From education to employment


Anna Garland is a Course Director of undergraduate Law at Staffordshire University’s School of Justice, Security & Sustainability.

As a result of the global digital society, the world is increasingly operating in the virtual sphere, revolutionising many industries, including law. Technology has been instrumental in bringing a profession rooted in traditional practices into the modern era. However, this digitisation presents new challenges for the legal profession to conquer.

With people increasingly living and working in the digital sphere, lawyers have adapted to deal with new legal issues. The reliance on technology in business and industry has made cybercrime as big a threat as national security risks, and data from DCMS reveals how four in ten businesses (39%) have reported cyber security breaches or attacks in the last 12 months. The rise of social media has also opened new avenues of criminal activity, whether it be revenge porn, racist abuse, grooming or scams – and lawyers of the future must be trained to deal with this.

To be better equipped to confront the problems of the digital age, law students must learn the core concepts of digital law, to answer the big questions from ‘should robots have rights?’ to ‘how can we reduce cybercrime?’

Digital skills are becoming increasingly key across industries, and law is no different. The need for basic digital skills in the workplace has increased with 82% of job openings requiring some form of digital skills, according to the Department of Education. The migration of evidence systems, briefing documents and even witness testimonies in court to the digital space highlights how digital skills will be increasingly important to thrive in a career in law.

Many forms of legal advice can now be accessed through apps, AI and interactive websites to name just a few examples. For a versatile law career, future legal professionals should become accustomed to using and developing such technologies – and training is needed to do this. Studying digital law as a part of a law degree can give students experience in these fields and prepare them for versions of legal careers that the future holds.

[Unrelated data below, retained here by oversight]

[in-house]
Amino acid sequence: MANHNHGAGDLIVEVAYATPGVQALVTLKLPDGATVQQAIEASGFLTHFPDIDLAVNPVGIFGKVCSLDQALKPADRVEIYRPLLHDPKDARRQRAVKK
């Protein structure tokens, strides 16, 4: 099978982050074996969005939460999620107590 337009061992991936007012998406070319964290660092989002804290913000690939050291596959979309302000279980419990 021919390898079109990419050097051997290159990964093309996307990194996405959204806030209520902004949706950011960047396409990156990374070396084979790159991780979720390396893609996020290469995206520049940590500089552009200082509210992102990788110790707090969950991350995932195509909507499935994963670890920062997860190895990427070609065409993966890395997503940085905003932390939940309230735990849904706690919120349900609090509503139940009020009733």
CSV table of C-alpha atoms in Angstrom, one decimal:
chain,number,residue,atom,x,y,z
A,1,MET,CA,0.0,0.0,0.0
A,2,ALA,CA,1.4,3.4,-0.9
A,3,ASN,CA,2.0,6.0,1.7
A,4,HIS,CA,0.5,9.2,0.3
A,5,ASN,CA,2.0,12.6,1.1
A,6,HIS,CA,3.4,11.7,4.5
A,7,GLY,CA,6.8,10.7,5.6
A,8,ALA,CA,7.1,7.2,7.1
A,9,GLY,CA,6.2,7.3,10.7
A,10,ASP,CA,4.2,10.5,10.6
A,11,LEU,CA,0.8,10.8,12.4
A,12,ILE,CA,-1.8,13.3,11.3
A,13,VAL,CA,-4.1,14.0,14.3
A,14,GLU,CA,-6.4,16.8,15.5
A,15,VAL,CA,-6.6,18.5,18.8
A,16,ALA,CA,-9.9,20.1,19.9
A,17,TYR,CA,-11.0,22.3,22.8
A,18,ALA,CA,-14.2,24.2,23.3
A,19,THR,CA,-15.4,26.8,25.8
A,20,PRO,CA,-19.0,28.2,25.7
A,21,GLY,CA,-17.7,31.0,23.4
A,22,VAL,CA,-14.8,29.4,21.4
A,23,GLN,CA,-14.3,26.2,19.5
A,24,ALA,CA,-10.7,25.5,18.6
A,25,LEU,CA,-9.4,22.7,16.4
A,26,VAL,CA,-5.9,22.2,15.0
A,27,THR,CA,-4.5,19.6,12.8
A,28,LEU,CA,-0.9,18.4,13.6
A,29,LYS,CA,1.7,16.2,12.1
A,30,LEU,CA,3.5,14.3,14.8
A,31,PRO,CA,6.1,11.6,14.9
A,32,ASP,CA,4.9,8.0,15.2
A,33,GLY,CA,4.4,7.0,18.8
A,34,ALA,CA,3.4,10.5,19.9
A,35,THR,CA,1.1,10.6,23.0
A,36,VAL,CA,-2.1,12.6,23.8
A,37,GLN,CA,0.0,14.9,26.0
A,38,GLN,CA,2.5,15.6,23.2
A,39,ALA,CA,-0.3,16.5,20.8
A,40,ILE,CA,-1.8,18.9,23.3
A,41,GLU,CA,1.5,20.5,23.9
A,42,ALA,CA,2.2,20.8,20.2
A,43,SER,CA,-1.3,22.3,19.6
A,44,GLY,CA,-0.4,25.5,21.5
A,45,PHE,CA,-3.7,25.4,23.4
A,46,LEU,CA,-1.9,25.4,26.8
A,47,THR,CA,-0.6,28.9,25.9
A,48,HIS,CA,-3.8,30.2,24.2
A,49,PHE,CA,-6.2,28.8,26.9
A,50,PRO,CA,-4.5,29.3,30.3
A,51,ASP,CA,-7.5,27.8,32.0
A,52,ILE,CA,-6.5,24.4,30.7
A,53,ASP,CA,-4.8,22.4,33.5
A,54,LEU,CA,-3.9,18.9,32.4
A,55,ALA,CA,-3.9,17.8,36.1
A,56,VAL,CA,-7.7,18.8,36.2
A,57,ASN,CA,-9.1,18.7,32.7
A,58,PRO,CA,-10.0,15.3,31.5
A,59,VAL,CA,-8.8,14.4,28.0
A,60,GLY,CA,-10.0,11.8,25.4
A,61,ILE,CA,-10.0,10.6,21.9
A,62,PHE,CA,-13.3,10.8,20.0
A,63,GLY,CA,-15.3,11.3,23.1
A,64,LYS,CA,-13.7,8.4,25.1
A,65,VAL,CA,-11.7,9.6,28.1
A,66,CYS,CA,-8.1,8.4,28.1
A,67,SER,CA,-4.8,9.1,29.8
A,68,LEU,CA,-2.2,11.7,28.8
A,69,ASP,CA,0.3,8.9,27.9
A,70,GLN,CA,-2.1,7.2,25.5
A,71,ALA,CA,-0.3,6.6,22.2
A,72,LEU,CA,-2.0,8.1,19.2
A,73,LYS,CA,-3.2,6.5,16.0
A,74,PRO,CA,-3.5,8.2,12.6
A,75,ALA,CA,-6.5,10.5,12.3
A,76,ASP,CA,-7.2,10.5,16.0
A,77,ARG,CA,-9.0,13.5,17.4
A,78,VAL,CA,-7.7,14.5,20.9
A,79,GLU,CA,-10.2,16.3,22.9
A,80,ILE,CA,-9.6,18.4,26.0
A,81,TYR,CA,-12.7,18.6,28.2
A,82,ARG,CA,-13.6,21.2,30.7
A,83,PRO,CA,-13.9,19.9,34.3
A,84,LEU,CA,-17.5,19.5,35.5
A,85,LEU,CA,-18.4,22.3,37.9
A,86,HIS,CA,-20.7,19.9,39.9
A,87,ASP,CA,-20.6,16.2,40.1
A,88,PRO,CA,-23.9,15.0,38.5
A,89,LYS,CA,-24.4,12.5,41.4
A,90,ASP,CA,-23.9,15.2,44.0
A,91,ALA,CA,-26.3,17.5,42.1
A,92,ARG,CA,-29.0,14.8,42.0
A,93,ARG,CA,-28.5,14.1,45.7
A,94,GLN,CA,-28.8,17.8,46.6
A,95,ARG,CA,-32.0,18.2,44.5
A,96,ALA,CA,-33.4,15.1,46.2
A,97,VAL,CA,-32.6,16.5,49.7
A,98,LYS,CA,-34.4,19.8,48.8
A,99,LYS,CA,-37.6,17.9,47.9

At Staffordshire University, students can choose the digital law pathway as part of their LLB Law degree course, learning both the legal challenges the digital space presents and the digital skills to thrive in careers.

Digital research projects give students direct practical experience of utilising technology to solve real-life legal problems. Through exploring the digital law pathways, students are not only well-prepared for traditional legal careers like being a barrister, solicitor, or a chartered legal executive, but can also go into careers that are adjacent to law. For example, careers in compliance and regulations within businesses as well as retail management are complemented by the thorough understanding of digital markets, contracts and regulations taught through the digital law pathway.

Digital law is by no means set to replace traditional law degrees but instead, act as an extra avenue of teaching where students are prepared for the ever-evolving discipline. Students must be taught the foundations of digital law to prepare for legal challenges of the future, and develop the skills required to help solve them.

Anna Garland is a Course Director of undergraduate Law at Staffordshire University’s School of Justice, Security & Sustainability.

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